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What’s it like to drive the XJ220C in anger? Win Percy, one of Jaguar’s nine-strong Le Mans squad gave the car a victorious debut in the recent Sports GT event at Silverstone. Here, he tells us just how it feels, talks us round a lap of the Grand Prix circuit, and discusses his hopes for the weekend of June 19/20…

My observations reflect how the car felt on the weekend of the Silverstone GT race, and we may have changed a few things by the time we get to Le Mans. In the three days between Mallory Park, where I first tested it, and Silverstone, we certainly made a number of modifications, and we made quite a few more at Silverstone, too.

Until the Thursday before Mallory I had only driven a roadgoing 220 for three laps around Donington, Allen Lloyd’s car. He had only just taken delivery of it, so obviously I wasn’t getting carried away!

I hadn’t driven a pukka race version until we went to Mallory. I had seen it going round Snetterton with David Leslie and, frankly, none of us really liked what we saw about the stability of the car. To be honest, the boys had put together a package which was very good on paper, but obviously needed an awful lot of firming up. We took some big jumps, though, and what we left with was certainly driveable. The work we did was all very progressive, and by the Sunday we had a very raceable car.

Compared, say, to the XJR-15, whose handling came in for criticism, the XJ220C is a lot better. I don’t really know how to explain the difference, except that it does the job more effectively. Genuinely, there are now no vices, it is very driveable. From a purely selfish point of view, that’s ideal for a race like Le Mans. There’s no point setting the car up so that it’s difficult to drive, or uncomfortable. It always amazed me that a Group C car was expected to – and could! – last for all that time, such are the constant levels of mechanical stress and vibration.

I think that TWR has done a super job with the car. What pleases me is that I was able to come into the pits and say what was happening, and the lads were able to change the car. Each change they made was positive, an improvement. The feedback we gave each other was obviously working.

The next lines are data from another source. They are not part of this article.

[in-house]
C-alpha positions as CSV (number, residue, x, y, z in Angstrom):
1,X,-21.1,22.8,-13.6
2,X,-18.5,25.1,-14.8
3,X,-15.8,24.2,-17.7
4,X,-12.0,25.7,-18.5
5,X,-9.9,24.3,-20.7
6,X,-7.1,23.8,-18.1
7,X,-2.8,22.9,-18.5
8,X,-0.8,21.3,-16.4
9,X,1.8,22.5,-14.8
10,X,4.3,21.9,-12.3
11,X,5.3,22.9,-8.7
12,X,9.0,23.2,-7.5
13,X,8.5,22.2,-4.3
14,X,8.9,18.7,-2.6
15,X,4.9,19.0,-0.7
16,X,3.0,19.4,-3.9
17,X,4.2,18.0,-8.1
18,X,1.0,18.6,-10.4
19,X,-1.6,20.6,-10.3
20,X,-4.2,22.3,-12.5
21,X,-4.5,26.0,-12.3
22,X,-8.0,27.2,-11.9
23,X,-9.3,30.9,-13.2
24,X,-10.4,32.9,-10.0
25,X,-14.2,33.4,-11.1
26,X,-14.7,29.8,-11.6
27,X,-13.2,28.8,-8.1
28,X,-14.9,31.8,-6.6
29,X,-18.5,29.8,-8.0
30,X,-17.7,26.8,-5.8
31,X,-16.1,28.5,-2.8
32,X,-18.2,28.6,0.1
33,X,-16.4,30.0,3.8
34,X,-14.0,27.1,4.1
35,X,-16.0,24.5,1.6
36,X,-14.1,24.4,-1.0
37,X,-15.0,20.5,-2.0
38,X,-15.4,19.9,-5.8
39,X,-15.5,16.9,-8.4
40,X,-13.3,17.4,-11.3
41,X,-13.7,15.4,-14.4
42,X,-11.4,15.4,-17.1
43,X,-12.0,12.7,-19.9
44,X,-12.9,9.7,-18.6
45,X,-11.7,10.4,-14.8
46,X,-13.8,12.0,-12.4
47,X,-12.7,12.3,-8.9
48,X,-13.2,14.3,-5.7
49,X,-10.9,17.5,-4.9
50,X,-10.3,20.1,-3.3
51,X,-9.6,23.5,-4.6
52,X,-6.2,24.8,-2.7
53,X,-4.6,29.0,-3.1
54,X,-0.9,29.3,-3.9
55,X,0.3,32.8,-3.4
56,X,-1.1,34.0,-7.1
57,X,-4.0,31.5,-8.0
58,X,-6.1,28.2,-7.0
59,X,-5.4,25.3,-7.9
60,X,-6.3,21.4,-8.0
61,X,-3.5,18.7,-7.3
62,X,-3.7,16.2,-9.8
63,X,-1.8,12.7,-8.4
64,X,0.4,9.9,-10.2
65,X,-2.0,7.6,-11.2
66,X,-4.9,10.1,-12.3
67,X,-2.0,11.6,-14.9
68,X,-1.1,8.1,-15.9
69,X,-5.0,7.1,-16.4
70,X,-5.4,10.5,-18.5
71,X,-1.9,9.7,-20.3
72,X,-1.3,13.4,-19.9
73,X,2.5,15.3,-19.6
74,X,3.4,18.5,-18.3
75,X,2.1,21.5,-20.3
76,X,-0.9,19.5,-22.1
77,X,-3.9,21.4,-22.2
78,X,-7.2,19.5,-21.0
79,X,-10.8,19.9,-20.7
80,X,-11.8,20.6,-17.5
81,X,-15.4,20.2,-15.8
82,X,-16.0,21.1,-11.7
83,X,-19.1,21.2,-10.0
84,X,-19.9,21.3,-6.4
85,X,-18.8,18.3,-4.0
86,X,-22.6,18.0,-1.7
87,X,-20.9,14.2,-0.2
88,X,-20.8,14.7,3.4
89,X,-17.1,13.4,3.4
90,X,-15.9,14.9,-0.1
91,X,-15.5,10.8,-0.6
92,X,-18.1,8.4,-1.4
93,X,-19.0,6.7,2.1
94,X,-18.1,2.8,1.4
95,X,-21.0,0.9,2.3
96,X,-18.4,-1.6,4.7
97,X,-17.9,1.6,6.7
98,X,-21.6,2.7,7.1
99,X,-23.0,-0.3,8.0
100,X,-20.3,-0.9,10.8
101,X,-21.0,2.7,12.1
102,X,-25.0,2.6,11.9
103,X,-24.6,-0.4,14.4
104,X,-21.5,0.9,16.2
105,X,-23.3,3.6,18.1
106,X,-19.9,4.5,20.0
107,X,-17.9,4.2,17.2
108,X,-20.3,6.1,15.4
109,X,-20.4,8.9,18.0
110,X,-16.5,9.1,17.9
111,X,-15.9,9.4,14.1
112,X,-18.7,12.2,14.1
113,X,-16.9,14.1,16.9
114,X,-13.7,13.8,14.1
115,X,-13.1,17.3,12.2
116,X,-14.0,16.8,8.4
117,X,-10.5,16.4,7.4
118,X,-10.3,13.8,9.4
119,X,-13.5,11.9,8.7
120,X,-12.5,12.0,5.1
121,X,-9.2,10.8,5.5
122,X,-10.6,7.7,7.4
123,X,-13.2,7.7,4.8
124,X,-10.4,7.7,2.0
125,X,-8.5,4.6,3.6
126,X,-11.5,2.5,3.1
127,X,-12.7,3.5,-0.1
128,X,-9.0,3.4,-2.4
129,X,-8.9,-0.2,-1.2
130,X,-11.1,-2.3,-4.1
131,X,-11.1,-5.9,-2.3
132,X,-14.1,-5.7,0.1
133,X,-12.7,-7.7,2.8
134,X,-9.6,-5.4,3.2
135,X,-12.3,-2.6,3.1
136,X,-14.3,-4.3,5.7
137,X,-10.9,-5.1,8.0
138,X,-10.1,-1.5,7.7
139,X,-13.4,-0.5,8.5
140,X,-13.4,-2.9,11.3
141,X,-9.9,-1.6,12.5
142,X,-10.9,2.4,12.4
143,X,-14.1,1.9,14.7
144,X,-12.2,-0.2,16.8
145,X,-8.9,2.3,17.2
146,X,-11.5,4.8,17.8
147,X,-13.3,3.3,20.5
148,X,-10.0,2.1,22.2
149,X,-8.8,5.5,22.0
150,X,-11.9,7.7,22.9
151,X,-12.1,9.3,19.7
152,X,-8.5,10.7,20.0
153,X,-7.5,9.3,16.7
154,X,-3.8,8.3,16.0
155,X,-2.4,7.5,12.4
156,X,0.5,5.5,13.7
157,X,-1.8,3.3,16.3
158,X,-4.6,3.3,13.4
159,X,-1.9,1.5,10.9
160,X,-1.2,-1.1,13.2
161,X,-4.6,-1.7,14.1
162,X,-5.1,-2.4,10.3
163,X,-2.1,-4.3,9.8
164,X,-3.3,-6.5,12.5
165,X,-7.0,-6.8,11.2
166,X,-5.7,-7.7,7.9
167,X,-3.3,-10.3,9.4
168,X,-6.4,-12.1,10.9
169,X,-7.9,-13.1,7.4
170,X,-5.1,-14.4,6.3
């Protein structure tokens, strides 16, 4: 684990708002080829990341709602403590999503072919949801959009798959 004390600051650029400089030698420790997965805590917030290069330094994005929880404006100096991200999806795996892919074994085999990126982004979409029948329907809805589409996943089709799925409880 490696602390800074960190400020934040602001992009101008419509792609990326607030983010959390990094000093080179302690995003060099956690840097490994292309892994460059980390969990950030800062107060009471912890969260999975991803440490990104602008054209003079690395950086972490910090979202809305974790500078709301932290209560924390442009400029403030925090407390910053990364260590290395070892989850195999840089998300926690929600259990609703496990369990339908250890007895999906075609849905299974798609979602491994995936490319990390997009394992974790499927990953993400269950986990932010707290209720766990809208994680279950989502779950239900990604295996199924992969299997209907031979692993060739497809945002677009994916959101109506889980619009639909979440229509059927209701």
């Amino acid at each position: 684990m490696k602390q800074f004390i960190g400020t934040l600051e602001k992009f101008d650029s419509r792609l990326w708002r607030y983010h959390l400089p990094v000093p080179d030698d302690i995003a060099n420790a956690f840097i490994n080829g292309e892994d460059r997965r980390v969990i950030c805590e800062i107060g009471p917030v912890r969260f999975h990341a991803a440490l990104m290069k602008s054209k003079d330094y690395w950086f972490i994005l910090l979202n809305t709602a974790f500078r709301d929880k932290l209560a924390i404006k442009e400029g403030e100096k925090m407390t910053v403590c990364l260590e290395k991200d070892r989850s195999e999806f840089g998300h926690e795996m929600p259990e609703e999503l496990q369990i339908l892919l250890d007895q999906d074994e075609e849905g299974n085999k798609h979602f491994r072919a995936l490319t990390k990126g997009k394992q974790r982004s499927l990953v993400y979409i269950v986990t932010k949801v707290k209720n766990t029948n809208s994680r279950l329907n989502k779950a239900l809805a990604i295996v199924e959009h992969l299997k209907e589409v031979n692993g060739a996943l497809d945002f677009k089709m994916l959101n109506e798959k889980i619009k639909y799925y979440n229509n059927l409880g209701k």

The XJ220C was lovely to drive at Silverstone. On a flying lap, you pass the pits flat in top gear, fifth, and then you need a fairly heavy application of the brakes at around the 100-metre board before Copse. It’s deceptively quiet inside the car, but there’s a lot going on – Copse is a very quick corner.

All the power arrives in one lump, between 4400-4600 rpm, so you have to gun the throttle in a fairly straight line. Before the boost comes in, there’s a slight understeer at Copse. When it arrives, the car settles into slight oversteer, but it’s very manageable. From that point, the power curve is very flat all the way to 6500 rpm. Once the car is settled into the corner, you get hard back on the power and hold it in fourth all the way to Becketts, just kissing the limiter at 6800 rpm on the approach. You take third entering the corner, and that’s followed by a period of hard acceleration between the right and left-handers in the middle of the extended Becketts complex. You have to get off the throttle and feather it through the left-hander and into the next right. Once you’re committed, you can accelerate hard, driving through a little understeer and holding it flat through the left-hand kink on to the Hangar Straight, where you take fourth.

On a good lap, I was into fifth just before the bridge halfway down the straight. This is one of the fastest parts of the circuit, maybe even the fastest, though I’d have to check that against the telemetry. The approach to Copse and Abbey are phenomenally fast, too. The brakes were very good going into Stowe. The car was very stable. You drop from fifth to third and take the corner on a balanced throttle. The XJ220C turns in exceptionally well, but it would be easy to unsettle it by being too aggressive on the throttle. As the car straightens up through The Vale, you take fourth and accelerate hard, then go on to the brakes and straight down to second for the left-hander at the start of the Club complex. You need a gentle application of power here, and then a short shift to third for the righthander. Again you have to be delicate on the throttle, so as not to upset the balance. You don’t want to lose speed on the exit, and thus compromise straightline performance on the run to Abbey, so you use all the road on the exit to keep the car settled.